Dividends are for growth, not just for income. Michael Clark looks at why long-term investors should never underestimate the power of dividends in generating returns
Growth investors, including those making plans for their retirement, can misunderstand, or at least underestimate, the importance of dividends in their investments. Dismissed as merely the icing on the cake, dividends are often overlooked in the pursuit of capital growth.
But there are reasons why growth investors should pay close attention to dividends and are at risk of sacrificing total return by ignoring them. Here are a few of those reasons.
First, is the powerful effect of long-term compounding of reinvested dividends. Reinvesting the dividends from investments can make all the difference to lacklustre capital returns. An investment in the FTSE 100 over the past 20 years would have returned 110% without the additional effect of dividends, but a more considerable 341% with reinvestment. Considering that dividend yields were under 4% for much of that period of time, it is clear that the small additional return from dividends makes a big difference over time.
Over the really long term, the difference dividends can make is spectacular. 'Triumph of the Optimists', a 2002 study of 101 years of investment returns, reckons that 92% of real returns from an investment made over 101 years is attributable to dividends.
The next point is, at a time like this, when shares are priced relatively cheaply, it is possible to lock-in a high yield and the possibility of capital return as well. Analysis of the last bull market from 2003 to 2007 suggests that buying high-yielding stocks can help overall returns. At the market's lowest point in March 2003, the average company in the MSCI UK Index yielded 4.8%. The 10 highest-yielding stocks in the MSCI UK Index at that time averaged a yield of 11.9%. As the market recovered from its March lows, those 10 highest-yielding stocks went on to post a capital gain of almost 91% over the next year. The average stock in the MSCI UK Index gained 49% over the year to 31 March 2004.
In addition, companies with a record of (or the potential to) growing their dividend tend to do better in growth terms. If company managements are growing their dividend, it is an indication that their prospects of business are generally good. Dividend growth can be seen as a robust indicator of a healthy company and research has shown that companies that consistently grow dividends tend to outperform the FTSE All Share Index.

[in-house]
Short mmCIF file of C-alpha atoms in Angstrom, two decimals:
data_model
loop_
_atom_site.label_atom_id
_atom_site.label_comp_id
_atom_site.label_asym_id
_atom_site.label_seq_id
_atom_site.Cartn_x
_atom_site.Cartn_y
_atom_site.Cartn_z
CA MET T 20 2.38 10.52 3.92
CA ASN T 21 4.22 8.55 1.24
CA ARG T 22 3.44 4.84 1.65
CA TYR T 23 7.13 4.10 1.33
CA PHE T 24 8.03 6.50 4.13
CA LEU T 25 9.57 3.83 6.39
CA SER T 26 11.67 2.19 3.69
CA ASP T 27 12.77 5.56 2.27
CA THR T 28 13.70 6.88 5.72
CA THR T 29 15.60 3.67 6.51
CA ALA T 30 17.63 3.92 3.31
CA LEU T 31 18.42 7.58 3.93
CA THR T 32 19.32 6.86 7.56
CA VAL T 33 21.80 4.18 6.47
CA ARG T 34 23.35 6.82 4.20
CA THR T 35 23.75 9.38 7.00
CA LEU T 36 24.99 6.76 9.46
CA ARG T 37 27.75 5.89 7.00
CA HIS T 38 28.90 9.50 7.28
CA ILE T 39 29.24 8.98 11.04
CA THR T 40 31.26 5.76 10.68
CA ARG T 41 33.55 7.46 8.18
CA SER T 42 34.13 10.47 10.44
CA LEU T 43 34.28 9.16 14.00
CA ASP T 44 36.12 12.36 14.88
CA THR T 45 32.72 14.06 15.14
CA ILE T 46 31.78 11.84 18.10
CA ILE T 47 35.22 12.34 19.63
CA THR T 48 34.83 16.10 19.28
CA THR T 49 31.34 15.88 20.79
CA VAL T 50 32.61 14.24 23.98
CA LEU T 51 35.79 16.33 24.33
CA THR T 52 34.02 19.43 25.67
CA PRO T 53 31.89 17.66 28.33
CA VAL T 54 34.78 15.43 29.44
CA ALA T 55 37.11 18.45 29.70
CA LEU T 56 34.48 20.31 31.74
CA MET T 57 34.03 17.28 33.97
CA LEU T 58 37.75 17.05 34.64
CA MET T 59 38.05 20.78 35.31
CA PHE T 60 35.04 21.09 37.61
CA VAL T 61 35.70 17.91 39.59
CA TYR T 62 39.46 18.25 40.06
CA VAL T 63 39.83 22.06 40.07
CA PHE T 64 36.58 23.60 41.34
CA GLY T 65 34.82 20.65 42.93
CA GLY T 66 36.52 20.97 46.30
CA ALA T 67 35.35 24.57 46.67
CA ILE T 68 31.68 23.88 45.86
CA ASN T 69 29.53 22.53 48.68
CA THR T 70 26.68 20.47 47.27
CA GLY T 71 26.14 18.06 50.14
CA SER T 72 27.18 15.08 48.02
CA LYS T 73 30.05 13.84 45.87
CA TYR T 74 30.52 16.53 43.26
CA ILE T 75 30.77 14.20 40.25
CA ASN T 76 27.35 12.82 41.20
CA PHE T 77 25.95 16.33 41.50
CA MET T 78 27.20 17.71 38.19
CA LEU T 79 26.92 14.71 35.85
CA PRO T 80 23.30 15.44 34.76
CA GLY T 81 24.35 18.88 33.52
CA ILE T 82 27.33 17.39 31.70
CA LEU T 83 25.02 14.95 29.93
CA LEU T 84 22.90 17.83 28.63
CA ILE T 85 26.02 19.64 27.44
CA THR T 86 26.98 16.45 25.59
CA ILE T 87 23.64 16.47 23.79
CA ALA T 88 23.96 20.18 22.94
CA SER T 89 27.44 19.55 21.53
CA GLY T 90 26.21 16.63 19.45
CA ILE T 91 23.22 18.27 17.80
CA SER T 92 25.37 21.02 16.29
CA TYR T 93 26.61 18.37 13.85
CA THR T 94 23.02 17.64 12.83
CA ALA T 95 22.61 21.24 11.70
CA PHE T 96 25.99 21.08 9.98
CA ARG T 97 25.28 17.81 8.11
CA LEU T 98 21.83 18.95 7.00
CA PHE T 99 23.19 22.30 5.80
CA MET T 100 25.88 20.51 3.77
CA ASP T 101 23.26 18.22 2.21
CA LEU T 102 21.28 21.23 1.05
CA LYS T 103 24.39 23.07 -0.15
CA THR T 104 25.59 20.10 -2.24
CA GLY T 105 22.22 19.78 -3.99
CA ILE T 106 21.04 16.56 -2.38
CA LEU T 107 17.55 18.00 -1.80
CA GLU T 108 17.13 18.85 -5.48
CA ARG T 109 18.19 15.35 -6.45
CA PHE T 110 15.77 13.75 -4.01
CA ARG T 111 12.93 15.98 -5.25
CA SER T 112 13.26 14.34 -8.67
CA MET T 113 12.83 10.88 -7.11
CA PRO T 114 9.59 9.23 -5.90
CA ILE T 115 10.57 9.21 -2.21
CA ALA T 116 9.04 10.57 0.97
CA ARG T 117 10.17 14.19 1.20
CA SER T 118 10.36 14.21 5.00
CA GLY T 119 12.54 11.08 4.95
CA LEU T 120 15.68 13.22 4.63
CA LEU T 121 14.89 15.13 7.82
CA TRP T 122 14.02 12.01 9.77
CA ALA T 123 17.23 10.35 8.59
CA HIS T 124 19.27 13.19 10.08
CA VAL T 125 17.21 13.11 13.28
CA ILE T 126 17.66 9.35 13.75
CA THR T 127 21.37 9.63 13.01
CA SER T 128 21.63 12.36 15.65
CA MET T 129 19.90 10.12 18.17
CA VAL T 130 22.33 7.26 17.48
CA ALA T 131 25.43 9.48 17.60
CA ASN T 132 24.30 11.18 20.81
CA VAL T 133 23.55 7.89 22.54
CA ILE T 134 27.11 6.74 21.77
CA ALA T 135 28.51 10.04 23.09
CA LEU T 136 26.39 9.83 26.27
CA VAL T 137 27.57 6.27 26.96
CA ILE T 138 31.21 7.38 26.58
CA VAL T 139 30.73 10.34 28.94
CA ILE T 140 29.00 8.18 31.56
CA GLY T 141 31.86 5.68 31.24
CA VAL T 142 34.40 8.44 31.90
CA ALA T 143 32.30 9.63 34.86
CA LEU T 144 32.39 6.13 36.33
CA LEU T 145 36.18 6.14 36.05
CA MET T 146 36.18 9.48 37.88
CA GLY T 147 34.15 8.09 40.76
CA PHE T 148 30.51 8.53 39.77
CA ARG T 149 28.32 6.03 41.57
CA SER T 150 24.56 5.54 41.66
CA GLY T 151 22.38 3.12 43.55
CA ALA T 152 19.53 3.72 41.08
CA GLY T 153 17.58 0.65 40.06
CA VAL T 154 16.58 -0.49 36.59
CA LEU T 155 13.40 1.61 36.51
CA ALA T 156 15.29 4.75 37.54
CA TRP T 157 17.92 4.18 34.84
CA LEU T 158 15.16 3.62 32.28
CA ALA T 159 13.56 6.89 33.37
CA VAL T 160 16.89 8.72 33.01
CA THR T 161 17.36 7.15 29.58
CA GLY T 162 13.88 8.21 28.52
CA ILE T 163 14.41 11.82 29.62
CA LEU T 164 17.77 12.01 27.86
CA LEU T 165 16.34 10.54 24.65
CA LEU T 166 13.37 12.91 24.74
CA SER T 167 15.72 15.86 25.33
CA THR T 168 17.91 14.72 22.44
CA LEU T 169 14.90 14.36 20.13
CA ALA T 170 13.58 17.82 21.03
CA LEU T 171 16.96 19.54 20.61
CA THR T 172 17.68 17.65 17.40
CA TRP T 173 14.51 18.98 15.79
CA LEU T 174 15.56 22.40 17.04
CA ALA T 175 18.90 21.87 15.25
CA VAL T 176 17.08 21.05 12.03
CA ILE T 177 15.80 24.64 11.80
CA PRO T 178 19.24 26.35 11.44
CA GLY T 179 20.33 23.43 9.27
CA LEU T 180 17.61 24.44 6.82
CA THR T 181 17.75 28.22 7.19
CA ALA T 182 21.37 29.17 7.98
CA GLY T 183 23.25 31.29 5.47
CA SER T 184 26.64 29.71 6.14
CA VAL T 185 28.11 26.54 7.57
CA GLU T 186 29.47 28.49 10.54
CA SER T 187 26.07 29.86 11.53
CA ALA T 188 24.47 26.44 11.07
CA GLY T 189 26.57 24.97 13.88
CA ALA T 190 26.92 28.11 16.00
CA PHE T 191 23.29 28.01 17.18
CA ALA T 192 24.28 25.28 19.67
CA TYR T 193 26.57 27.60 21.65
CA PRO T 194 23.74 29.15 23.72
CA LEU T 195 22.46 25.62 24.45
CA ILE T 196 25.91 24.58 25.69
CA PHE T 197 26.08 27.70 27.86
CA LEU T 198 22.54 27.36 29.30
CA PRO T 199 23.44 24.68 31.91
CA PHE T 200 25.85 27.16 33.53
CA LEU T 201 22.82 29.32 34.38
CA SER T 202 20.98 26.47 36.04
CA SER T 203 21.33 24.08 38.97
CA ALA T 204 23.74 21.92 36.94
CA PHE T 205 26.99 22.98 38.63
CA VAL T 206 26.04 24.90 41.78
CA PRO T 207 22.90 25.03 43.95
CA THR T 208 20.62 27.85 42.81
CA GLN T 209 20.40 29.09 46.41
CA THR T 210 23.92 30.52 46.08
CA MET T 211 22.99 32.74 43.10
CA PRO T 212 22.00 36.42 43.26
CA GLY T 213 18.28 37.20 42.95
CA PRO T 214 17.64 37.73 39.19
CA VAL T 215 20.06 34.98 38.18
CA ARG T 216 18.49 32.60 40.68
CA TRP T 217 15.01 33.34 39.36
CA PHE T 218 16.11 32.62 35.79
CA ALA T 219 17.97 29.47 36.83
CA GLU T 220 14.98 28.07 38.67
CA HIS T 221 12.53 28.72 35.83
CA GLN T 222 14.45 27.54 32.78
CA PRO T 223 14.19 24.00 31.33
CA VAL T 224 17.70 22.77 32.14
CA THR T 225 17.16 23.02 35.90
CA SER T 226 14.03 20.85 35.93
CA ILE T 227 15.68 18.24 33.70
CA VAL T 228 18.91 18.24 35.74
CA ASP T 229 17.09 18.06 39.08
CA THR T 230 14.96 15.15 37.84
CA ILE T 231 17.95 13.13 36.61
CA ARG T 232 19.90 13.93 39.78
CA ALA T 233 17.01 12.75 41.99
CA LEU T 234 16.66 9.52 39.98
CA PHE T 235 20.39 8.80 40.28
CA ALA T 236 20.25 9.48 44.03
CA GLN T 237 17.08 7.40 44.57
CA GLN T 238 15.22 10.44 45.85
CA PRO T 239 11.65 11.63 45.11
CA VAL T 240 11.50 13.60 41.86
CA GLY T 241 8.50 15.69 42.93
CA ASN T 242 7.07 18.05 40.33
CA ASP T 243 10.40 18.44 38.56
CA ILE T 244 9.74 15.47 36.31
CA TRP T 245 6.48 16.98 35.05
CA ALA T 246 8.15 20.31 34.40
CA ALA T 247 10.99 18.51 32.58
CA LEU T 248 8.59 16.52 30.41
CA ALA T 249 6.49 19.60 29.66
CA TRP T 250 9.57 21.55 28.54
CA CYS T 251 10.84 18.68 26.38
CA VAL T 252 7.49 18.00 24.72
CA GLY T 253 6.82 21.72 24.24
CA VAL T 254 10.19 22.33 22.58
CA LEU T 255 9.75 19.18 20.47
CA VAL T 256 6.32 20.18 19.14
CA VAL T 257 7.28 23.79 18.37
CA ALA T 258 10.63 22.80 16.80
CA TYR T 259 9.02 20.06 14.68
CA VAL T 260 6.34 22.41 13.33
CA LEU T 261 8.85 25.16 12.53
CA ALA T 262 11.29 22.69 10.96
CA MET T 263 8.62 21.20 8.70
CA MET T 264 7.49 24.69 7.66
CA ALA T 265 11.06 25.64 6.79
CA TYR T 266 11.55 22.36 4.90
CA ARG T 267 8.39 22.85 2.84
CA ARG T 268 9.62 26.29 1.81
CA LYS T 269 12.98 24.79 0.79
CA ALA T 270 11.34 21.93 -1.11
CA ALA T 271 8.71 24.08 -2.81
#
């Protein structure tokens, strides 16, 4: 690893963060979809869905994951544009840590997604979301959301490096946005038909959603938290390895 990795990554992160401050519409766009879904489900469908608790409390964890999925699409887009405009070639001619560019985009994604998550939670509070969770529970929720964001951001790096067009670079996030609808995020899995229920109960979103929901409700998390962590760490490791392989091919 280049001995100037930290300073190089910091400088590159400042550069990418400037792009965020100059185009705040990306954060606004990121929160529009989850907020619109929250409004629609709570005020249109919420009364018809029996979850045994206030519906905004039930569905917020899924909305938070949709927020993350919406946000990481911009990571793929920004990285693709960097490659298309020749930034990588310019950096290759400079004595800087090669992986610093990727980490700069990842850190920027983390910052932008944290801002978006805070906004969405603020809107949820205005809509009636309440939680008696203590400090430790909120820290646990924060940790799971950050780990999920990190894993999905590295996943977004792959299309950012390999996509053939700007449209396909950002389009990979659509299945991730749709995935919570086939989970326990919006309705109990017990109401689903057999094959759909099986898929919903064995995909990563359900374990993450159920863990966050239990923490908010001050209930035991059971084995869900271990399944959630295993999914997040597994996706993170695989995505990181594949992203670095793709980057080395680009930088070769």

Reliable dividend-paying companies seek to protect their dividend, even when times are tough or their share price is suffering short-term volatility. Regularly paying out, dividends can therefore smooth some of the volatility of investing in shares if they are maintained throughout volatile periods.
A big concern for investors at the moment is the recession eating into corporate earnings and hurting dividends. So a challenge for investors is to avoid the companies at risk of cutting their dividend. Certain sectors will suffer more than others as the pressure they feel from the recession will vary. For example, the proportion of European dividends from banks is expected to halve in 2009 compared with 2008 and at the same time, other sectors will increase their share of the market average.
Selecting the best payers
A successful equity income manager's approach should be designed to seek-out the best - note 'best' does not always mean highest - dividend payers. Even though many companies will have to cut or even abandon their dividend, I am confident that all the companies in my funds will be able to maintain, even grow their dividends, throughout the recession. In many cases, the companies have stated their intention to do so and my research validates their plans.
The dividend yield on the largest fund I manage, Income Plus, should be around 6% this year, well ahead of the yield on the FTSE All Share, now around 4.8%. In order to achieve that, we have focused on secure sectors: oil companies, pharmaceuticals, consumer staples, utilities, telecoms and supermarkets. We actually expect dividend growth from most of these companies, even in an environment of low economic growth.
Which makes another point about the value of dividends when recession bites. Accustomed to bull markets with shares rising at 15 or 20% a year some growth investors' perception of dividends is that they are nothing more than a welcome additional return. But when the market turns to bear, share prices fall, yields rise and dividends can suddenly make all the difference.
The inverse relationship between price and yield means as the value of shares has fallen, the FTSE All Share yield has risen from around 3% to today's 4.8%. In so doing, the yield makes a much larger real and relative contribution to return. During bear markets, when returns are hard to come by, dividends matter more.
Growth investors will often instinctively look for dynamite hidden in their investment that will provide explosive growth. But those opportunities are often few and far between. Investors should not overlook the long-term power of compounded dividends.
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